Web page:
Nebraska Democrat lawmakers narrowly managed to block a bill Wednesday that would have protected more than 2,000 unborn babies every year by banning abortions in the state.
The Nebraska Examiner reports state lawmakers debated the Human Life Protection Act (Legislative Bill 933) for eight hours before holding a vote to end Democrats’ filibuster and advance the legislation for a final vote.
Ending a filibuster requires a two-thirds majority, and the action failed by just two votes in a 31-15 vote, according to the report. That means the bill likely is dead.
Often referred to as a “trigger ban,” the pro-life legislation, sponsored by state Sens. Joni Albrecht and Mike Flood, would have banned all abortions in Nebraska as soon as the U.S. Supreme Court overturns Roe v. Wade and allows states to protect unborn babies again. It allowed exceptions if the mother’s life is at risk.
“We’re not going to kill babies in Nebraska anymore. We’re going to take care of them,” Albrecht told lawmakers prior to the vote. “No one should have the right to kill an unborn child that doesn’t have a voice.”
The legislation would have saved thousands of babies’ lives every year. In 2021, 2,378 abortions were done in Nebraska, according to state health statistics.
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Albrecht urged her fellow lawmakers to recognize that life is a human right, and aborting unborn babies does not empower women, according to Nebraska Public Media.
“It is often said that our greatest resource in Nebraska is our people,” she said. “LB933 is about ensuring our most precious and vulnerable people, the preborn, to protect them from the violence of abortion.”
However, Democrats raised numerous objections, complaining that the legislation would punish doctors with felony charges and did not include an exception for rape. Others asserted that abortion is a “human right,” according to the local news reports.
“This bill takes a sledge hammer to our bodily autonomy,” said state Sen. Anna Wishart, a Lincoln Democrat, before voting against the bill.
At one point, state Sen. Julie Slama, a Sterling Republican, pushed back against Democrats’ arguments that abortions will happen anyway even if Nebraska bans them, Nebraska Public Media reports.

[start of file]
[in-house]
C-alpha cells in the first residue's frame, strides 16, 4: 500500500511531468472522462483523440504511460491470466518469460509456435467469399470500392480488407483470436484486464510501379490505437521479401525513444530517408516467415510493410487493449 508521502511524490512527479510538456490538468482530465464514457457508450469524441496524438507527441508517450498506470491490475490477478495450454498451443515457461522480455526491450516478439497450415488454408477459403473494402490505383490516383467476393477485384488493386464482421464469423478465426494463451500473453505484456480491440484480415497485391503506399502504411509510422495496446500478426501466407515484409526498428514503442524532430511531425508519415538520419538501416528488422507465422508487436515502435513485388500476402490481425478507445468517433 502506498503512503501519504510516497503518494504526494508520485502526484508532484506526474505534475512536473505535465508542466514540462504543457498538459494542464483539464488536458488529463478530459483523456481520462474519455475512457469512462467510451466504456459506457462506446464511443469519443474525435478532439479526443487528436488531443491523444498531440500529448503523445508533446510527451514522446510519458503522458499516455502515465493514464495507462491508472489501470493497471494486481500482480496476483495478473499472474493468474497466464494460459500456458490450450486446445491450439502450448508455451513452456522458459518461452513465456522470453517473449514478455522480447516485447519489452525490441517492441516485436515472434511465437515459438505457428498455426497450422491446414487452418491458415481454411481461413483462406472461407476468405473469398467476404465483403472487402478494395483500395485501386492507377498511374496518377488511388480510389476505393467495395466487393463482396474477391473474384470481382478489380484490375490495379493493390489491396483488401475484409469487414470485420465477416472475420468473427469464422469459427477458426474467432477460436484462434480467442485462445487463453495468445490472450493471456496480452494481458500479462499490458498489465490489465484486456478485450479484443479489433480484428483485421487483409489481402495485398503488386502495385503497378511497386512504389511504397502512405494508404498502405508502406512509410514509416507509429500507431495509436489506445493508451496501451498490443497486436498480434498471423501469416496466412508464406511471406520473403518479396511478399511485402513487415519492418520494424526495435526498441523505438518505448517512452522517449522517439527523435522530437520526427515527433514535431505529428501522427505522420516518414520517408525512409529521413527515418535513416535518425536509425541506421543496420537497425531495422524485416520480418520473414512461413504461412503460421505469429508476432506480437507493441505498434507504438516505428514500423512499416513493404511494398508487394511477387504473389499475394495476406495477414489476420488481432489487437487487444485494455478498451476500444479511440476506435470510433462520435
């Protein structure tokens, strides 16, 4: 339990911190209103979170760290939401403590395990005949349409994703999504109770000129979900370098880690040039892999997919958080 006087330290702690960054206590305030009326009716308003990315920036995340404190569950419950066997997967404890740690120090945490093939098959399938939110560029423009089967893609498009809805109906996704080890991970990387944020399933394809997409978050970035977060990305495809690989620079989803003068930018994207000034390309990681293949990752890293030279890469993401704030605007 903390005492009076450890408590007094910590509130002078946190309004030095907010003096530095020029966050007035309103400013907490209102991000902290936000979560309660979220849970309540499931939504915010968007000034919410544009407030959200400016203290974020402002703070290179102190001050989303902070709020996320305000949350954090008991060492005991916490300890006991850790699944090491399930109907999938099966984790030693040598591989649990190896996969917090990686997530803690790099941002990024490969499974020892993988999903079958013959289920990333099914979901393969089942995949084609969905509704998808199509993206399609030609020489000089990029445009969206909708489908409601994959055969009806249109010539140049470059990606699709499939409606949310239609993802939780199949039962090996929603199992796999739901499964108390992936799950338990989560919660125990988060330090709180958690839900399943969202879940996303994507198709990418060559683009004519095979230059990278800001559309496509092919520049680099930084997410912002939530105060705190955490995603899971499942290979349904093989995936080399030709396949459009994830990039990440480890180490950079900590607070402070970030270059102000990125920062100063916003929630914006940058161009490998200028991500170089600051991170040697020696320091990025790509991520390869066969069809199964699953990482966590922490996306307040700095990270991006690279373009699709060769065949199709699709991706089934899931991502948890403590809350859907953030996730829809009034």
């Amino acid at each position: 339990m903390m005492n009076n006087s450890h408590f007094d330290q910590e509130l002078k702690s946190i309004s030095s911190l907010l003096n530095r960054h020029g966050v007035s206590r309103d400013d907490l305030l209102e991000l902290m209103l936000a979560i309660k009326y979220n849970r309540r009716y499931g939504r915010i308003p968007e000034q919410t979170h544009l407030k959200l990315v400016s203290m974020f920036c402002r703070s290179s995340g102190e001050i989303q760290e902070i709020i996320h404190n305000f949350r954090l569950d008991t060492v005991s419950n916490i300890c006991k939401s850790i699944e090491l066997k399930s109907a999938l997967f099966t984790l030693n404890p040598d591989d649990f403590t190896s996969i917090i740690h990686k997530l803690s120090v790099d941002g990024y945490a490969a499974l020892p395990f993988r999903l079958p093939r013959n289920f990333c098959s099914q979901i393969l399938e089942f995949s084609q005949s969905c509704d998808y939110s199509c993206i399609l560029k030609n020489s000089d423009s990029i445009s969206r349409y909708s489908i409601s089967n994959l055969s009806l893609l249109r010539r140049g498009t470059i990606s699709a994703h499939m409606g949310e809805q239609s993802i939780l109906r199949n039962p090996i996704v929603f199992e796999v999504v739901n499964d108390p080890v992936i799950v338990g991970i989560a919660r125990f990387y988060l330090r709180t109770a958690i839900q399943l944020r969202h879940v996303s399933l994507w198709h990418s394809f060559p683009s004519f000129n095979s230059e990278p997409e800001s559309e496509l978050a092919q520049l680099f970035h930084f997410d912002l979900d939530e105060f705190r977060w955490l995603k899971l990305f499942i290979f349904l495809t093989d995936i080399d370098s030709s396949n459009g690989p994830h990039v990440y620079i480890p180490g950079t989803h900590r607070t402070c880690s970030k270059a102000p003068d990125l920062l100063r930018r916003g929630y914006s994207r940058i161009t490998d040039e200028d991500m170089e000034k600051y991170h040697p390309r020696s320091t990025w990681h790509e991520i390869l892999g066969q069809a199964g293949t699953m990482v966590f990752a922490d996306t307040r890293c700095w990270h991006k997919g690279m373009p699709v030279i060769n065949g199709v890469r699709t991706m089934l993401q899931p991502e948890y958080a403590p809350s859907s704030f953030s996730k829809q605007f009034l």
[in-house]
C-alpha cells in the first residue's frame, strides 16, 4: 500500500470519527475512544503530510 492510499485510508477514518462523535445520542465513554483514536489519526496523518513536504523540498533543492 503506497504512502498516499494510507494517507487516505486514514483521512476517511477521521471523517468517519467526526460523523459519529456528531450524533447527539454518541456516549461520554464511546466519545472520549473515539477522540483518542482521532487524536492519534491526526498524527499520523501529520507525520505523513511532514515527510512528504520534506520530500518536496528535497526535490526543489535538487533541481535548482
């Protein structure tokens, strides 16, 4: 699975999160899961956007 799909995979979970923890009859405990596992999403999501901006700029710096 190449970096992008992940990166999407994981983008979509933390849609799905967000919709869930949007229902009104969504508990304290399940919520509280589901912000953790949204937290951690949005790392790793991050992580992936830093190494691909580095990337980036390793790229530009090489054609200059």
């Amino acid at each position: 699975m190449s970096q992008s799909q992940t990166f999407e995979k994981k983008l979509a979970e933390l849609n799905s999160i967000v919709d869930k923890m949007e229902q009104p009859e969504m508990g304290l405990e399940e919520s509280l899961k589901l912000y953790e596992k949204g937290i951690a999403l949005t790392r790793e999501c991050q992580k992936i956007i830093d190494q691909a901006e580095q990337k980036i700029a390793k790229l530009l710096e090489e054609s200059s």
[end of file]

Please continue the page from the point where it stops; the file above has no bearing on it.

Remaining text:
“Claiming that we can’t end abortion because it’s existed forever is a strawman argument,” Slama said. “Murder has existed forever. So has rape. If you’re following the argument that it’s existed forever so we shouldn’t bother, the logical conclusion is that we should just legalize everything. You see the flaw in that argument? I do, too.”
Sandy Danek was disappointed by the vote.
The head of Nebraska Right to Life told LifeNews: “When Roe v. Wade was decided, medical technology did not exist as it does today. We now have a window into the womb that allows us to see the humanity of the child with a heart that begins to beat at about 6 weeks gestation.”
The pro-life movement provides pregnancy help centers throughout the state. These centers, operating with private donor support, offer life-affirming alternatives to abortion by providing free ultrasounds, coordinating adoption options, parenting classes, material assistance and more.
“We believe that a mother and her child are worthy of love and support,” said Danek. We will continue our work with education, legislative efforts and political action until every life is protected and honored in our state.”
Pro-abortion groups held a protest Wednesday at the state Capitol to oppose the legislation.
In March, Wyoming became the 13th state to pass a trigger law that protects unborn babies by banning abortions as soon as the Supreme Court allows states to do so.
Currently, because of Roe, states are forced to legalize abortions up to viability. However, the Supreme Court is considering a Mississippi case that challenges that precedent, and a ruling is expected this summer.
The Guttmacher Institute estimates 26 states “are certain or likely to ban abortions” if the Supreme Court gets rid of Roe. Researchers estimate abortion numbers would drop by about 120,000 in the first year and potentially even more in subsequent years if the high court allows states to ban abortions again.
Across the country, state lawmakers are introducing legislation to protect unborn babies from abortion in the hopes that Roe soon will be overturned. Florida just passed a 15-week abortion ban that would save thousands of unborn babies from abortion every year, and the Idaho legislature passed a heartbeat bill. Tennessee, West Virginia, Kentucky, Indiana, Iowa, Missouri, Ohio, Oklahoma, Arizona and other states also are advancing pro-life legislation this spring.
Meanwhile, pro-life advocates also are working to expand support services for families in need, through pregnancy centers, maternity homes, and even programs to help pregnant mothers in prison choose life for their babies.